So, God is wise and he has the power to bring disaster. God says, ‘I can do wisdom and I can do disaster too.’ And he does not take back his words. So unlike human counselors who may say something and later say, ‘Well, I have a better idea now, or a better insight,’ etcetera. God doesn't ever have to do that. Numbers 23:19, "God is not a man that he should lie, nor a son of man that he should change his mind. Does he speak and then not act? Does he promise and not fulfill?" God never has to take back his words, ever. And God has decreed destruction for his enemies, look at verse two, "He will rise up against the house of the wicked, he will rise up against those who help evildoers." God's not merely a theory, he's not the God of the deists or the stoics that just stays out of human affairs. God interferes and meddles, by the perspective of those who don't want him to do that, God runs the universe by the perspective of those who love what he's doing, he is actively involved in human history, directly involved. And so God has made a plan, that plan was fashioned, it was created before the foundation of the world, nothing has been added to it since, nothing has been taken away from it, since he does not take back his words. Everything right on schedule.

Isaiah 14:24, "The Lord Almighty has sworn surely as I have planned, so it will be, and as I have purposed, so it will stand." Isaiah 14:26-27, "This is the plan determined for the whole world; this is the hand stretched out over all nations, for the Lord Almighty has purposed and who can thwart him, his hand is stretched out and who is able to turn it back?" So as I was teaching the men's Bible study a few weeks ago, just those two words, God's plan, God's hand, God's plan, God's hand. Wise plan, omnipotent hand. Couple that with God's tremendous love, God is love, and you see the beauty of everything God is doing in this world. By contrast, however, the Egyptians are men and not God. Look at verse three, "That the Egyptians are men and not God; their horses are flesh and not spirit. When the Lord stretches out his hand, he who helps will stumble and he who has helped with fall; both will perish together." Now, the contrast here is not flesh versus spirit in a dualistic sort of sense, it's just human, mortal and all that, versus God. "God is spirit," Jesus says, "those who worship him must worship in spirit and truth." God's help is infinitely more powerful than man's help, because they're just offering horse flesh, basically, they're just offering horse flesh, and wouldn't you much rather have the infinite power of the Spirit of God on your side? Now, that's part of the problem, isn't it? God is spirit, he's therefore invisible. He's like a wind. We can't see him, we don't know that he's even there. Therefore, most people don't even believe that he exists, “They say in their hearts, there is no God.” God's existence, his activity must be taken by faith, must be discerned by faith, and he declares that it is his will that both those who help wrongly and those who receive the wrong help, both of them will perish together. Remember, he spoke of a wall at the beginning of this chapter on that. So you go out, you get your Egyptian cavalry, you go get your Egyptian counselors, both the Egyptian calvary and counselors and those who hire them will fall together. He's decreed this.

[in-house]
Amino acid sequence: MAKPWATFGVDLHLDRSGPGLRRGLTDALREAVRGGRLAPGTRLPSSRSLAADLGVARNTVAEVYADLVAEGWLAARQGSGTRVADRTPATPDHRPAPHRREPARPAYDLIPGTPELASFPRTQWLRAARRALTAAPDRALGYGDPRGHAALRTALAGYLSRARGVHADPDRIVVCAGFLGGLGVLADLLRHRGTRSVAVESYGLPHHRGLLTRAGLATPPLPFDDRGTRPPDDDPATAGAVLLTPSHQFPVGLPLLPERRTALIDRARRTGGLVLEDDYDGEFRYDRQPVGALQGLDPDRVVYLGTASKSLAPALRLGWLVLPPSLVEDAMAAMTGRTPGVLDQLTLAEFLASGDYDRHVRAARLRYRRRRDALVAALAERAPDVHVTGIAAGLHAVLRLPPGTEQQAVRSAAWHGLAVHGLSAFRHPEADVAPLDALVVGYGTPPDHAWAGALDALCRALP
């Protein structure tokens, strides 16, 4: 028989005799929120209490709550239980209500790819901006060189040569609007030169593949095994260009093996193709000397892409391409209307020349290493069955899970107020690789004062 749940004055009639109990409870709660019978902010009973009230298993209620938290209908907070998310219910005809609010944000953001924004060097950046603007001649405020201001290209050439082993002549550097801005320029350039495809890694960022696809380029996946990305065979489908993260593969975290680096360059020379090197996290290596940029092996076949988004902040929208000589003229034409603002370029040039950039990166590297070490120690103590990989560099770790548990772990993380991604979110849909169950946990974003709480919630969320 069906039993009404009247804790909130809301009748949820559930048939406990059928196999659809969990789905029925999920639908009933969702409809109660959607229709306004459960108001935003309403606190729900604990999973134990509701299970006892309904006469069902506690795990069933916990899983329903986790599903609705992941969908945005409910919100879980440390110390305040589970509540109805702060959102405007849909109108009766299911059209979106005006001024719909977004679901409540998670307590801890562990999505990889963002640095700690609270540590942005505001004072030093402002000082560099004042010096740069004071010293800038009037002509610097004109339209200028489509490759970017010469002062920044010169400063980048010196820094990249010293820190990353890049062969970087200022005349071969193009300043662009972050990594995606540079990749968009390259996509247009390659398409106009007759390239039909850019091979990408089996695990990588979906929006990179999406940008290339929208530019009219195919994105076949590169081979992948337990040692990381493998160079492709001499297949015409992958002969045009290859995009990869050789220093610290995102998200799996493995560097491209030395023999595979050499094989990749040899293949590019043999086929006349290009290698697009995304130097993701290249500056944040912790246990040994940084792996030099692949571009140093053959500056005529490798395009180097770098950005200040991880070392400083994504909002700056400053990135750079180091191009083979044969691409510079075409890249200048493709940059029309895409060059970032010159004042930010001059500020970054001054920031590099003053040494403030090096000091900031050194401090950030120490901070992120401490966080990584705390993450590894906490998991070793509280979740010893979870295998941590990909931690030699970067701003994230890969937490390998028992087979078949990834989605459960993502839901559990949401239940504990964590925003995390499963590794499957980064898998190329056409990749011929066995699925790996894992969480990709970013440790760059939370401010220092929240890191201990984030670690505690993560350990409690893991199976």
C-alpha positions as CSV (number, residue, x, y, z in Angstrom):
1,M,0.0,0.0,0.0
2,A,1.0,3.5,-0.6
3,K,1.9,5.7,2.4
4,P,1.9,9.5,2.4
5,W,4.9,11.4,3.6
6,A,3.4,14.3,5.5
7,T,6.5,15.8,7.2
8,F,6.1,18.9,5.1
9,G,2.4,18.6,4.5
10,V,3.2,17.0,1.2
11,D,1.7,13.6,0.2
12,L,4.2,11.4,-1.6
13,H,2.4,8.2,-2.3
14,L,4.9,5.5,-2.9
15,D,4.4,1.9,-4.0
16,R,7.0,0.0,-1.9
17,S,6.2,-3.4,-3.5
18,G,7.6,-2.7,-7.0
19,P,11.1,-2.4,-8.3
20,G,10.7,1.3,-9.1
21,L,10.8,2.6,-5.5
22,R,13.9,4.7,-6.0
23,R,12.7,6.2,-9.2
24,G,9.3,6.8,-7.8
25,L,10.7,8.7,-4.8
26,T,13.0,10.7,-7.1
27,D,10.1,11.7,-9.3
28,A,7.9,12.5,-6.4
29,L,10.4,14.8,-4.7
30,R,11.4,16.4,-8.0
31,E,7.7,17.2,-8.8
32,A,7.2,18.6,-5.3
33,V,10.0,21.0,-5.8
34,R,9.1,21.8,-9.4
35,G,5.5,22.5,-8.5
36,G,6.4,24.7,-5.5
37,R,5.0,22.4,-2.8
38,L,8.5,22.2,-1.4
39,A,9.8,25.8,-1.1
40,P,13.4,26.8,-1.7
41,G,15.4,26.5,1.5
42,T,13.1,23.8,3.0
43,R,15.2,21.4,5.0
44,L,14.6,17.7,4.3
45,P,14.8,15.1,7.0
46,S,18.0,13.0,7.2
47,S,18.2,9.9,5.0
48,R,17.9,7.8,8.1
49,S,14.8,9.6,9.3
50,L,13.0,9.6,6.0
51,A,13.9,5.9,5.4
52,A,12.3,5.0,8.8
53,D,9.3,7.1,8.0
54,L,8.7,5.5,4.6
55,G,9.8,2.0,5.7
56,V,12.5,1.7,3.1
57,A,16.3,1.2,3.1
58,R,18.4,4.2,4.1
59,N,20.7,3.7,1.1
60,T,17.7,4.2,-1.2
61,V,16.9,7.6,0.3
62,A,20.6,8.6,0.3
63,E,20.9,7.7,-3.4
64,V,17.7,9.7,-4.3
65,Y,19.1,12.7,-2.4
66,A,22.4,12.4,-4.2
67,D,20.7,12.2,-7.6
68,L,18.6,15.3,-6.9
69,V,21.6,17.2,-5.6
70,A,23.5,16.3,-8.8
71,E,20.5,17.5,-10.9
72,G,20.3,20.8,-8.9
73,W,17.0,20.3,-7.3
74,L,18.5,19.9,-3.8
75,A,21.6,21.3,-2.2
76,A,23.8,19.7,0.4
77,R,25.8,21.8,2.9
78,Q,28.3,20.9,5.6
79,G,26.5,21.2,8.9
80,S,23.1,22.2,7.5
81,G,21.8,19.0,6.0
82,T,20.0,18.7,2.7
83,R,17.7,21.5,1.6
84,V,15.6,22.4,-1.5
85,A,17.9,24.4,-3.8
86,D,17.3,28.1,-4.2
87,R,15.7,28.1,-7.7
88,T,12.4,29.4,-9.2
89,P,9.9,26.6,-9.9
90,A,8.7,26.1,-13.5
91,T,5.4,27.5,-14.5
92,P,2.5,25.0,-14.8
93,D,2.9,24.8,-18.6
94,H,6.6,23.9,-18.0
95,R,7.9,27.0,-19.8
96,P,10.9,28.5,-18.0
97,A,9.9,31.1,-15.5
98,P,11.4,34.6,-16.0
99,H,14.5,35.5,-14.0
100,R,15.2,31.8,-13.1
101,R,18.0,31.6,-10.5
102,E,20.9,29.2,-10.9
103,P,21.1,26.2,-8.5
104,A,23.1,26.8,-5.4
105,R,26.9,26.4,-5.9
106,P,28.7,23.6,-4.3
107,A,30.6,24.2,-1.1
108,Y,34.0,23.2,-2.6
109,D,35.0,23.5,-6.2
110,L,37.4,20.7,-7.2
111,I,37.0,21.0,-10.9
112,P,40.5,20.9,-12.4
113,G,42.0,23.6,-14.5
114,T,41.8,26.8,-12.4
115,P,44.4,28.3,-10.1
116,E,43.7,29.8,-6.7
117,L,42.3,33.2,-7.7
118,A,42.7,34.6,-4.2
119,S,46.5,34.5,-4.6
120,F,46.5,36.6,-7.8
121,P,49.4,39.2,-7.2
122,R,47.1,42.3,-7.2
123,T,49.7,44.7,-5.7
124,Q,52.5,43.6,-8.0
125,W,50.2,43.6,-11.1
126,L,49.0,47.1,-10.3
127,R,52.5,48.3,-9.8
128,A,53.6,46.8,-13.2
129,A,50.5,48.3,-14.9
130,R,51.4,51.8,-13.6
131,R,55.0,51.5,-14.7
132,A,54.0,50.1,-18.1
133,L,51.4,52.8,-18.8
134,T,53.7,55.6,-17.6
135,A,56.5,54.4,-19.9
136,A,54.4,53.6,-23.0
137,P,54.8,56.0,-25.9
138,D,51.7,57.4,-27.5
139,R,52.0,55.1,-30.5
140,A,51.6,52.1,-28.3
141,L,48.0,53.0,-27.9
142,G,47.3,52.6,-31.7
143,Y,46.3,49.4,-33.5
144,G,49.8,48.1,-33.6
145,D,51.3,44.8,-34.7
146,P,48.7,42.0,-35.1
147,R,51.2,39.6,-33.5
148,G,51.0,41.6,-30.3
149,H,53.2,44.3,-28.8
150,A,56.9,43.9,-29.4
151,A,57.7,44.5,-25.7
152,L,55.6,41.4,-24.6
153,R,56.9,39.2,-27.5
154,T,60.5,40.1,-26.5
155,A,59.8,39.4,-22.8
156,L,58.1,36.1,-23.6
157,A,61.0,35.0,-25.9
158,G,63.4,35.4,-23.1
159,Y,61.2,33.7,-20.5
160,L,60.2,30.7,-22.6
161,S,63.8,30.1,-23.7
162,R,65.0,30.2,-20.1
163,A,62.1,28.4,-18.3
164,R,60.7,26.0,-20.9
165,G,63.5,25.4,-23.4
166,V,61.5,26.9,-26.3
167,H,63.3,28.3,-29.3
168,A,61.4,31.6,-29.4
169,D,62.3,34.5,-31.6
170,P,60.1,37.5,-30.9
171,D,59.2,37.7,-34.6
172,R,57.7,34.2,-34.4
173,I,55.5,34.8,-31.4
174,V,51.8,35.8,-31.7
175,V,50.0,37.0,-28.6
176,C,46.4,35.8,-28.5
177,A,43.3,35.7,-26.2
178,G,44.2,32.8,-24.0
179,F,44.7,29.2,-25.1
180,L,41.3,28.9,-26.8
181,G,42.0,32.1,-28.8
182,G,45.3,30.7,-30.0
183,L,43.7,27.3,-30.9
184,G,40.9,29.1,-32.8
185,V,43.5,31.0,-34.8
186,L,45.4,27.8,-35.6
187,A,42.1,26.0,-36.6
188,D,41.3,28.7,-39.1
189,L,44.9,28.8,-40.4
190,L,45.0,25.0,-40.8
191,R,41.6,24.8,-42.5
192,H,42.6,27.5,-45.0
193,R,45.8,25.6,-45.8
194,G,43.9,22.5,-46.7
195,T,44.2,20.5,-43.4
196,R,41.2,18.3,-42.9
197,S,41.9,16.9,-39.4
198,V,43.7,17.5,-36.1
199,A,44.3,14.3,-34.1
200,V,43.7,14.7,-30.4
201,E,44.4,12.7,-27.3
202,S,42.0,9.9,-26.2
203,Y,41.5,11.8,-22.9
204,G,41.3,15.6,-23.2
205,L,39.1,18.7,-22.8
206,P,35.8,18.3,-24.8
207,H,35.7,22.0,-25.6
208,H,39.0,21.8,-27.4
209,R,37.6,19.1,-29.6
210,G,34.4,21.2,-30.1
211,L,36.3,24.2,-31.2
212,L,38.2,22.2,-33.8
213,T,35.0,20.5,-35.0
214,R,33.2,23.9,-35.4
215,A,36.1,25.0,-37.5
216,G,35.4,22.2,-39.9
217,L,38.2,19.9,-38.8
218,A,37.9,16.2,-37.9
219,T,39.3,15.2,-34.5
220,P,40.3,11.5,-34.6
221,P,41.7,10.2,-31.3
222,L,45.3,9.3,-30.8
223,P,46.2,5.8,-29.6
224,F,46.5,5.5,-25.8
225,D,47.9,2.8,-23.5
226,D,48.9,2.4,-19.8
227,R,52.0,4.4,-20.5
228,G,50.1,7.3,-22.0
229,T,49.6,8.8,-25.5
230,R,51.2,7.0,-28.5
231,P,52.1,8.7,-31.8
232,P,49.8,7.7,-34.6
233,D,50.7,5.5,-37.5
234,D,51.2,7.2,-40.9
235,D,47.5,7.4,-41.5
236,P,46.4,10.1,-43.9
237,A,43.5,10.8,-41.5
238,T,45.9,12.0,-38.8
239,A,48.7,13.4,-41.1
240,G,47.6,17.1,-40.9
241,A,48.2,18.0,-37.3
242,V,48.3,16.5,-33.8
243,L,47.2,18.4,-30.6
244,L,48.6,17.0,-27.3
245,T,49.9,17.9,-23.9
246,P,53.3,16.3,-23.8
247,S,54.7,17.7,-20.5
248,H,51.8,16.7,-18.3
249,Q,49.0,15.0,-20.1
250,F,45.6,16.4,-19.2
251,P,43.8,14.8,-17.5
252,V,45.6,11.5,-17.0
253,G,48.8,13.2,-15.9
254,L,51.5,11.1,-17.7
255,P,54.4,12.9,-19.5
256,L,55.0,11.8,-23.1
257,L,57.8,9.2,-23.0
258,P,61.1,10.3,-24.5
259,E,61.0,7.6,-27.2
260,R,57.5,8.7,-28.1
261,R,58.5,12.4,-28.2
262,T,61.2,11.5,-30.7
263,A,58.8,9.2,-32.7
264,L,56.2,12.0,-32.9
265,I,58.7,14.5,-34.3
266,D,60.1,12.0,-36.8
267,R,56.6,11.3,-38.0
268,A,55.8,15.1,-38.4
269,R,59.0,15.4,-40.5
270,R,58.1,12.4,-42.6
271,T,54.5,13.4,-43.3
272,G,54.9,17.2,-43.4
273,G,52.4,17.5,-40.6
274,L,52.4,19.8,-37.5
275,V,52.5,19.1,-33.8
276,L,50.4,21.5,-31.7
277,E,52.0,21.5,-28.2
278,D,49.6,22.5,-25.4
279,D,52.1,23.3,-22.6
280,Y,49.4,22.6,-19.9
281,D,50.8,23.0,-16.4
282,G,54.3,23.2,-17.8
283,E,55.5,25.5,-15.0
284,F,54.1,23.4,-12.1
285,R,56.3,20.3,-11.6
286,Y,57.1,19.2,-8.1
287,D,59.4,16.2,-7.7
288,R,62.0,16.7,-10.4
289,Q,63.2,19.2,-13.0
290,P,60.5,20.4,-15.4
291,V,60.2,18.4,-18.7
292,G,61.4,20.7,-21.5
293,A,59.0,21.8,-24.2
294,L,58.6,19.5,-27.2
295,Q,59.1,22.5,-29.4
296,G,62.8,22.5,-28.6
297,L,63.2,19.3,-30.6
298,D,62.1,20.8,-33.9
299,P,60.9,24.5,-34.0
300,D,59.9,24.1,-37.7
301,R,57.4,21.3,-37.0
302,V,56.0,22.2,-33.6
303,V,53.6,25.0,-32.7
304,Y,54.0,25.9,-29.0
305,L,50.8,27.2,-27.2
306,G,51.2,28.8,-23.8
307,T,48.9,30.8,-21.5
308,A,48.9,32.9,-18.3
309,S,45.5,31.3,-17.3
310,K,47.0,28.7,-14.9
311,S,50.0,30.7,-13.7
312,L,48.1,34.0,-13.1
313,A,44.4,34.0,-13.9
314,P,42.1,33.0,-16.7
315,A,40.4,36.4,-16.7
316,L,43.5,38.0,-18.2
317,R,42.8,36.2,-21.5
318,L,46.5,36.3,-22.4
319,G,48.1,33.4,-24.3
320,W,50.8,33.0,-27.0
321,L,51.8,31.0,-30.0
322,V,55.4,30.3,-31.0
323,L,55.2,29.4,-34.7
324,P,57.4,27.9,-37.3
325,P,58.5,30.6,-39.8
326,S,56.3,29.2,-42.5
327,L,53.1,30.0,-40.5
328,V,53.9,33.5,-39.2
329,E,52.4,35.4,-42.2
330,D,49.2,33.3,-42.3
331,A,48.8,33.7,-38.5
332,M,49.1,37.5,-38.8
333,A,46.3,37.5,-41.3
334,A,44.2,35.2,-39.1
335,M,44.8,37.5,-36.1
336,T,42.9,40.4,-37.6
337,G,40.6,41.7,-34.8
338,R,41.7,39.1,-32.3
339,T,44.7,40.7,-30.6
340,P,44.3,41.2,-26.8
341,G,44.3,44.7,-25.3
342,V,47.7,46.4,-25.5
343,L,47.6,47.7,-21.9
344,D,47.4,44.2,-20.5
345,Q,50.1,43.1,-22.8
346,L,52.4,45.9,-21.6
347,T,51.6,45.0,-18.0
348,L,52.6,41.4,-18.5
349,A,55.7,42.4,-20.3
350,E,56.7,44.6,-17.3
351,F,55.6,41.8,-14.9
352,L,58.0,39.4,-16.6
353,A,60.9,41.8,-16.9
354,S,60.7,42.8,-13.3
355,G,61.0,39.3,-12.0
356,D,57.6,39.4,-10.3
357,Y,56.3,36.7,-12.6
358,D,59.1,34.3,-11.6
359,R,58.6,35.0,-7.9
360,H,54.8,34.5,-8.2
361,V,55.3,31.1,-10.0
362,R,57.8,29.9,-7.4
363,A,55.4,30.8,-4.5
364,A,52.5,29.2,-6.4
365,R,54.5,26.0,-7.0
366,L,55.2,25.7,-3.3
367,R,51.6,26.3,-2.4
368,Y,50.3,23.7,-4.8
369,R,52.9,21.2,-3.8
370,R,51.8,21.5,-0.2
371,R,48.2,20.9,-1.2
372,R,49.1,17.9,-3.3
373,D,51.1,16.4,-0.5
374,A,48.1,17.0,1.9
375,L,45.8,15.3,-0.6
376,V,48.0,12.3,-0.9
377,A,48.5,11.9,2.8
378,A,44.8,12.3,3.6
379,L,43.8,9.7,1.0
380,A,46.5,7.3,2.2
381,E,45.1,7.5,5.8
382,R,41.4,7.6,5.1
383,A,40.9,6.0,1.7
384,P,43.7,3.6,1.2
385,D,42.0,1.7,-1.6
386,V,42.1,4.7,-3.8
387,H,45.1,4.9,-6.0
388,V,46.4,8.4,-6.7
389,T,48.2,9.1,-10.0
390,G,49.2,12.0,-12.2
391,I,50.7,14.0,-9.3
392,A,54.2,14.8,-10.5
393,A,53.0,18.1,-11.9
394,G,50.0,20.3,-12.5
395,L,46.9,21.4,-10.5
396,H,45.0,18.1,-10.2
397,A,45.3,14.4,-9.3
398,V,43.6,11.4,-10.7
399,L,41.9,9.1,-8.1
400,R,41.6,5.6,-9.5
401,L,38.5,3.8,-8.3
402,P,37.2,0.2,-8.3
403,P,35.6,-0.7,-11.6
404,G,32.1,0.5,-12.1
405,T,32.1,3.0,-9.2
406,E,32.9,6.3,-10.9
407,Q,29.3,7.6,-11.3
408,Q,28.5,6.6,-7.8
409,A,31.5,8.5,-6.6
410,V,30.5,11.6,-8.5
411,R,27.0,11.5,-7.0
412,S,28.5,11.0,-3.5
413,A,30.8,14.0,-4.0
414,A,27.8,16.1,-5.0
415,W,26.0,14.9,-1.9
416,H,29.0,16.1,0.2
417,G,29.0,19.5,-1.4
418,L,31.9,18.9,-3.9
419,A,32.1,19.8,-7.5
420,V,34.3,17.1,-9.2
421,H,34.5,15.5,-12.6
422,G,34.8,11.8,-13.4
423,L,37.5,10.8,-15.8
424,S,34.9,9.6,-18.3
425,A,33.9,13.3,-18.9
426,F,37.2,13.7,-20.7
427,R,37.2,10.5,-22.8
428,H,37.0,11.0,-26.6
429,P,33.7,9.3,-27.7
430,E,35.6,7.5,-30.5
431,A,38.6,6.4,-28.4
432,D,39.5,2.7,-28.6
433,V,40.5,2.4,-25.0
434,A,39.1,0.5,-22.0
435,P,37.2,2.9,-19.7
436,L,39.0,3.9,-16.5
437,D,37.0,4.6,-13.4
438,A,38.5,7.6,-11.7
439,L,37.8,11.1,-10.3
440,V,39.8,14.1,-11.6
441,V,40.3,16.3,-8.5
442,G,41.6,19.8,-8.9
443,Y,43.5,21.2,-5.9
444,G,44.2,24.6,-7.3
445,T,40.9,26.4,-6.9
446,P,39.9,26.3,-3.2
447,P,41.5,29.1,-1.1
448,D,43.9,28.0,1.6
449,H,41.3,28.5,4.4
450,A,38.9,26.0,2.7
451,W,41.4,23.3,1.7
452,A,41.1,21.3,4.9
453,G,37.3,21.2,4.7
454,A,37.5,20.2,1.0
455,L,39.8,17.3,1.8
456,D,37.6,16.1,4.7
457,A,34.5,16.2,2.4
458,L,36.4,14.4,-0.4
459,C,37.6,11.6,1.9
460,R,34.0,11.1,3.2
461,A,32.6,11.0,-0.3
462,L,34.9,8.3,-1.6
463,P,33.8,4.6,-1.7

God is mighty and powerful, and he is undaunted by human power and prowess. He's not intimidated by it at all, he gives us two beautiful images in verses four and five. The first image is God as a mighty lion. Don't you love this? I don't know if this is where C.S. Lewis got it, got his image of Aslan as Jesus, a lion, maybe a lion of the tribe of Judah, I don't know. But I love this verse, look what he says in verse four, "This is what the Lord says to me as a lion growls, a great lion over his prey, and though a whole band of shepherds is called together against him, he's not frightened by their shouts, or disturbed by their clamor—so the Lord Almighty will come down to do battle on Mount Zion and on its heights." It's a great image. So you have this, I get a picture of a lion coming in and grabbing some sheep, let's say, and dragging it off from the flock and kind of settling down to consume it under a tree. A shepherd sees it happen and thinks I better go get some reinforcements. So he gets all of his shepherd friends, like 18 of 'em, let's say, and they kind of keep a distance from this lion who is feeding on this carcass, now this mangled thing, and they're trying to shout and yell and make banging noises and all that, and you get that feeling, the lion is just eating and looks up, and he's just not in any way moved or intimidated, he's not going to move at all, there's nothing they can do to scare him. God is like that, that's what the text says. There is nothing that we can do as a human race, all seven billion of us, there's nothing we can do to scare God. There's nothing we can do to intimidate him or move him off his purpose. Psalm two is the best photo of this in the Bible, the best image of this, "Why do the nations rage and the peoples plot in vain, the kings of the earth take their stand, and the rulers gather together against the Lord and against his Christ, his anointed one. The one enthroned in heaven laughs, the Lord scoffs at them, then he rebukes them in his anger and terrifies them in his wrath." What do you think would happen to those 18 shepherds if the lion leaves the carcass and starts running right at 'em? They're gonna scatter like the chaff before the whirlwind. It is very, very important for us to meditate on the greatness of God compared to human beings. We fear man too much, God's not afraid of us at all.